Some of the strongest manifestations of Vietnam’s remarkable economic growth are found in traffic. While Vietnamese cities were once dominated by bicycles and pedestrians, the growth in motorized mobility over the past decades have been astounding. In the two largest cities, Hanoi and Ho Chi Minh City, two-wheelers still dominate the streets—now in the form of motorbikes—but car ownership has been growing rapidly the past decade. The extent to which these cities in short time have followed in the footsteps of other Asian mega-cities and changed into a highly pedestrian and cyclist unfriendly cities is quite remarkable. Yet in mobility terms it somehow works, much thanks to the continued dominance of motorbikes. And while these are exactly the places that need to see sustainable mobility transformations if the world is to have any hope of achieving the Sustainable Development Goals, there is much to learn from the combination of vibrant street life and relatively efficient transport of millions of people that we find in these cities. Also, new changes are taking place, in the form of large public transport investments, the growth in electric two-wheelers, the resurgence of bicycling and the explosion in new forms of ‘sharing mobilities’, as well as local authorities’ policies towards making parts of these cities pedestrian friendly.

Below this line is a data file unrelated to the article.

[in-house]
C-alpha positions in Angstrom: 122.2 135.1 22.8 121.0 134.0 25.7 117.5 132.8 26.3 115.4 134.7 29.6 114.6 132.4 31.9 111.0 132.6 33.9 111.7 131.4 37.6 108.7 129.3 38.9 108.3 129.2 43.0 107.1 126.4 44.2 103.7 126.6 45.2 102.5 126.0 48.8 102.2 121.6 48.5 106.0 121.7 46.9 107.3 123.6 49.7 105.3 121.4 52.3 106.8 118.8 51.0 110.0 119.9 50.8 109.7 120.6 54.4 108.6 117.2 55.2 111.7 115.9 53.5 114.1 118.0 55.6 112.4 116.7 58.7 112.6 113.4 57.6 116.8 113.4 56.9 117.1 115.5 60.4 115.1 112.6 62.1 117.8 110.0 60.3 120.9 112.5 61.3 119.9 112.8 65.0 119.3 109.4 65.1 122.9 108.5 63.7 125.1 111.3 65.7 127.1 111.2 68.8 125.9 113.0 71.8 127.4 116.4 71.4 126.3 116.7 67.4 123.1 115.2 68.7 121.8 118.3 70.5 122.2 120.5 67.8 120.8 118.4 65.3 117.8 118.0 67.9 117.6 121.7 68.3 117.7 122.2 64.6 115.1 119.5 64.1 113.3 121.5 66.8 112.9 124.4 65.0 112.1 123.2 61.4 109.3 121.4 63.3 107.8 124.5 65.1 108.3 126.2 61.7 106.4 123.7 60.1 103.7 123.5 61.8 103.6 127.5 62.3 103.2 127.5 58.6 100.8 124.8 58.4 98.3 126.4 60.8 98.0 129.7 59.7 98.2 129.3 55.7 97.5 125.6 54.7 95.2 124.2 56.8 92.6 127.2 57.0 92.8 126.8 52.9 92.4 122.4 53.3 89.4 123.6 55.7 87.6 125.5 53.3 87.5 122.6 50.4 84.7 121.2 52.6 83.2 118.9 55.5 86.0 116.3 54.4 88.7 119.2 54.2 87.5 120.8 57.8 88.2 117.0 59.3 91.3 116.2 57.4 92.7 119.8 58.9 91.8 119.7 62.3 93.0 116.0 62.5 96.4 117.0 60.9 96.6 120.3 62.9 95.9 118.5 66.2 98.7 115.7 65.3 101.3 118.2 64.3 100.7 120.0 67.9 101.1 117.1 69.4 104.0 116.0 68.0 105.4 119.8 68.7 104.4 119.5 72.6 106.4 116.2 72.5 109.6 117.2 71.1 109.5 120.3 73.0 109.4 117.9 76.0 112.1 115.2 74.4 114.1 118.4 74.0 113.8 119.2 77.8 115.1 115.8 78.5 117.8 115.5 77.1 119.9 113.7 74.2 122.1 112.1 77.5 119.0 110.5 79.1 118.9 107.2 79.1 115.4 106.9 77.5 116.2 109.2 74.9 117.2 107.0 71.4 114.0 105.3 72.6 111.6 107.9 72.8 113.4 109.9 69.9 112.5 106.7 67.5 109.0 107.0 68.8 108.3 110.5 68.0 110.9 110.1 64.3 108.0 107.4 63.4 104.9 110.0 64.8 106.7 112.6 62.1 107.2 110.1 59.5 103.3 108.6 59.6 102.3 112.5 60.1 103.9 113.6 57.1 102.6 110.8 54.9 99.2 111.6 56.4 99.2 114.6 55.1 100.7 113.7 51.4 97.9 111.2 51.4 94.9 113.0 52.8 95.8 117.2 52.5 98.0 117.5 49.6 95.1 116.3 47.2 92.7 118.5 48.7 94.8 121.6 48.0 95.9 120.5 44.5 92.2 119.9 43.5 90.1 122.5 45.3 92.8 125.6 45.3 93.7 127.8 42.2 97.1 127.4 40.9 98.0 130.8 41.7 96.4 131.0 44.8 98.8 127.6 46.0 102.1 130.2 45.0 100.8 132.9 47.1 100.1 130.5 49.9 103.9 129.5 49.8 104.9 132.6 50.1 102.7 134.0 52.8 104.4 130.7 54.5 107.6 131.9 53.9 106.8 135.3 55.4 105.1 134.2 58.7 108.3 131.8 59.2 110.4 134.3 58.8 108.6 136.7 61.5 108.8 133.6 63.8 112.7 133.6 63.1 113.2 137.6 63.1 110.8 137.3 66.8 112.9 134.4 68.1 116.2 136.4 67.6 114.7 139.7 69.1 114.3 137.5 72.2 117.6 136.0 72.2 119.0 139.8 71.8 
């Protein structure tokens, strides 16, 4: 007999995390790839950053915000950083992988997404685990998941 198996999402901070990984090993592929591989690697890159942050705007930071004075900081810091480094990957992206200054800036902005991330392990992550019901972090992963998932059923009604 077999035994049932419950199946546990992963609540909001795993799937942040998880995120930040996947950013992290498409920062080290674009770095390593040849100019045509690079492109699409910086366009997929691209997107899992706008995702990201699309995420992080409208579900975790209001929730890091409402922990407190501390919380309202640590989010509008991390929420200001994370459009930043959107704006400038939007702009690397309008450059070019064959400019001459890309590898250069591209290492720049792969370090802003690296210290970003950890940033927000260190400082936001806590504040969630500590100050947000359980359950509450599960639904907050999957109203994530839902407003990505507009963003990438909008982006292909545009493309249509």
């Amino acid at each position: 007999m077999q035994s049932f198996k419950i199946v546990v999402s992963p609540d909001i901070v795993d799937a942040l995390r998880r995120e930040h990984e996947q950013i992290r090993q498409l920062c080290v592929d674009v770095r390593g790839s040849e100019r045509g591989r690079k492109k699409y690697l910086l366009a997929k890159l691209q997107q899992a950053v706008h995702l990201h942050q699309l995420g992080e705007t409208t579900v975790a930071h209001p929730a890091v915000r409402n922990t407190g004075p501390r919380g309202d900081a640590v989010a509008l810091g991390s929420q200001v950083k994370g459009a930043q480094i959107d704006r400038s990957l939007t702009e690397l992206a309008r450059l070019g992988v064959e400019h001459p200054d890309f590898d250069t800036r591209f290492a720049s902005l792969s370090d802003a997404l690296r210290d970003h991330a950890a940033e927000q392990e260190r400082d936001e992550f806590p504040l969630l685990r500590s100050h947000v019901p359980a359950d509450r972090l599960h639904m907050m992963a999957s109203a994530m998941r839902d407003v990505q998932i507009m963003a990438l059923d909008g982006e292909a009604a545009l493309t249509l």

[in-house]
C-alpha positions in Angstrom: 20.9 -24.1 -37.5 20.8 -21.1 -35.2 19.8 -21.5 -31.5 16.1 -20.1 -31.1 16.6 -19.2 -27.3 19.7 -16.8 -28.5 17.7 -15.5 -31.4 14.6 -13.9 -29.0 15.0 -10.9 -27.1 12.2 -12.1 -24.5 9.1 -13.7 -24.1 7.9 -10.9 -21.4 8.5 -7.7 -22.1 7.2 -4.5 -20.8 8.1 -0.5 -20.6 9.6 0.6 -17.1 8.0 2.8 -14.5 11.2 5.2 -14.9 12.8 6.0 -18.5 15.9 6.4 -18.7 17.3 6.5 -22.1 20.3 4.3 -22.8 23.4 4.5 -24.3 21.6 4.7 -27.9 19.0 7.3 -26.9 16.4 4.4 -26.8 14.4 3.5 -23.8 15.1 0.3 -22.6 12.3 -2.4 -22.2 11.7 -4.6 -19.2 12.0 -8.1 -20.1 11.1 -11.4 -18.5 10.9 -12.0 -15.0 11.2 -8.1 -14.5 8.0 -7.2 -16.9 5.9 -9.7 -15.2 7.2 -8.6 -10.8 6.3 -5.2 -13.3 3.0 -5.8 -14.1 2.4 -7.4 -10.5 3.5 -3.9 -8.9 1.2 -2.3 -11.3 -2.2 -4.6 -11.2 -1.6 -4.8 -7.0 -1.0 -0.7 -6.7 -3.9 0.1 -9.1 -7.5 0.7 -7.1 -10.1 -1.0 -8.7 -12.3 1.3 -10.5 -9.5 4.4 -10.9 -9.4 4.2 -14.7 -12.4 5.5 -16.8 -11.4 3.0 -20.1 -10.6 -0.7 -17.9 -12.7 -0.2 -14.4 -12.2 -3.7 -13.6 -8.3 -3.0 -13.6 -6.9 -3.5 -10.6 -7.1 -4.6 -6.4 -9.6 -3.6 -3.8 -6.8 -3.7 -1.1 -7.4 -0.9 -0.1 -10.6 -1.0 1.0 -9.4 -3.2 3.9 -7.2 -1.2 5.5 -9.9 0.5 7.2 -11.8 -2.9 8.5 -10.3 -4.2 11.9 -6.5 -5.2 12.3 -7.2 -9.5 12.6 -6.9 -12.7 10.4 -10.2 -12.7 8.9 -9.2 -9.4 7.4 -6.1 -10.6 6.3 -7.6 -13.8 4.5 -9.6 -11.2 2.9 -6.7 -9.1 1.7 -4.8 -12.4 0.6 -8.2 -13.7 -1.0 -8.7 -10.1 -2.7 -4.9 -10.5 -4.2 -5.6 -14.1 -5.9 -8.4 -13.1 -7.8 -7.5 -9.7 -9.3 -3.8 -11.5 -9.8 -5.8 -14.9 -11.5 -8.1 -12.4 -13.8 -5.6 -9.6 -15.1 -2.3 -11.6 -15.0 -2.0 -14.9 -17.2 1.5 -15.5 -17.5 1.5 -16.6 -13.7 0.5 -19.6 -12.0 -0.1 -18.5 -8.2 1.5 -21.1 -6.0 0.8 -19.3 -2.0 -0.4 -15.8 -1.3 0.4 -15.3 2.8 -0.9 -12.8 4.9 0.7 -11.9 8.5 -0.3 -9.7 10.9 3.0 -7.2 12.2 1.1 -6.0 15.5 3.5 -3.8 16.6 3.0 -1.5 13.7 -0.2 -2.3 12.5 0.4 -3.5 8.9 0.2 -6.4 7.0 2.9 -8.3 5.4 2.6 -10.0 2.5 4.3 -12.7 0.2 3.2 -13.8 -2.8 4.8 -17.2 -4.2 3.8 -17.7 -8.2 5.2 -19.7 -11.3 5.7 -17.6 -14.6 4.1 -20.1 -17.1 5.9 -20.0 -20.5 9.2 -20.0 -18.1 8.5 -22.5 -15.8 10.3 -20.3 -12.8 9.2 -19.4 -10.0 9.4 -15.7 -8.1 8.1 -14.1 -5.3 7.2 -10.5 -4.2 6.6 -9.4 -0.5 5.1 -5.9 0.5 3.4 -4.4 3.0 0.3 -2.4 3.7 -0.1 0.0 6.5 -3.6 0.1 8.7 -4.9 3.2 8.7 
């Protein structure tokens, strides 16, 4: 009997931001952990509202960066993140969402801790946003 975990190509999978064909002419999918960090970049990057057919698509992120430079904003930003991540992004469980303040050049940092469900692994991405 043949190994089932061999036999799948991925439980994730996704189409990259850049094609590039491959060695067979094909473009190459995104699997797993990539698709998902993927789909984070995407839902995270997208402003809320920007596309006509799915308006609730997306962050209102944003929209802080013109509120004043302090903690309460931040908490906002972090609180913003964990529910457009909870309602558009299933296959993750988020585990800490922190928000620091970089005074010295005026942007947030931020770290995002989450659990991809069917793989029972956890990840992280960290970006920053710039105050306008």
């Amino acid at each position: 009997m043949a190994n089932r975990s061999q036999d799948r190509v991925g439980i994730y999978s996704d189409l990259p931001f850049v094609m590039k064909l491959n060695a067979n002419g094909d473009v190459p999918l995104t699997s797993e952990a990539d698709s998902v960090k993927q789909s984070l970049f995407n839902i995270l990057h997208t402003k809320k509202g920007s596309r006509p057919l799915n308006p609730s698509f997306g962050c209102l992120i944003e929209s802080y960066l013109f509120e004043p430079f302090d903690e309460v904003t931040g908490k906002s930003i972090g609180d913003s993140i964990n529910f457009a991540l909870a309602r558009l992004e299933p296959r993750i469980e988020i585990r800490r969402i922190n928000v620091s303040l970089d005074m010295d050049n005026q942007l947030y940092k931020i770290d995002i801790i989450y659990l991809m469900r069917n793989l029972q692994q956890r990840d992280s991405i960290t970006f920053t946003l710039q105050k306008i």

This webinar asks how we can make sense of urban mobility in Vietnam from a sustainability perspective. What can we learn from Vietnam’s past and ongoing mobility transformations and is there a possible future without gridlocked cities packed with cars?
Focusing mainly on Hanoi and Ho Chi Minh City, we have invited leading international experts to help us answer these questions.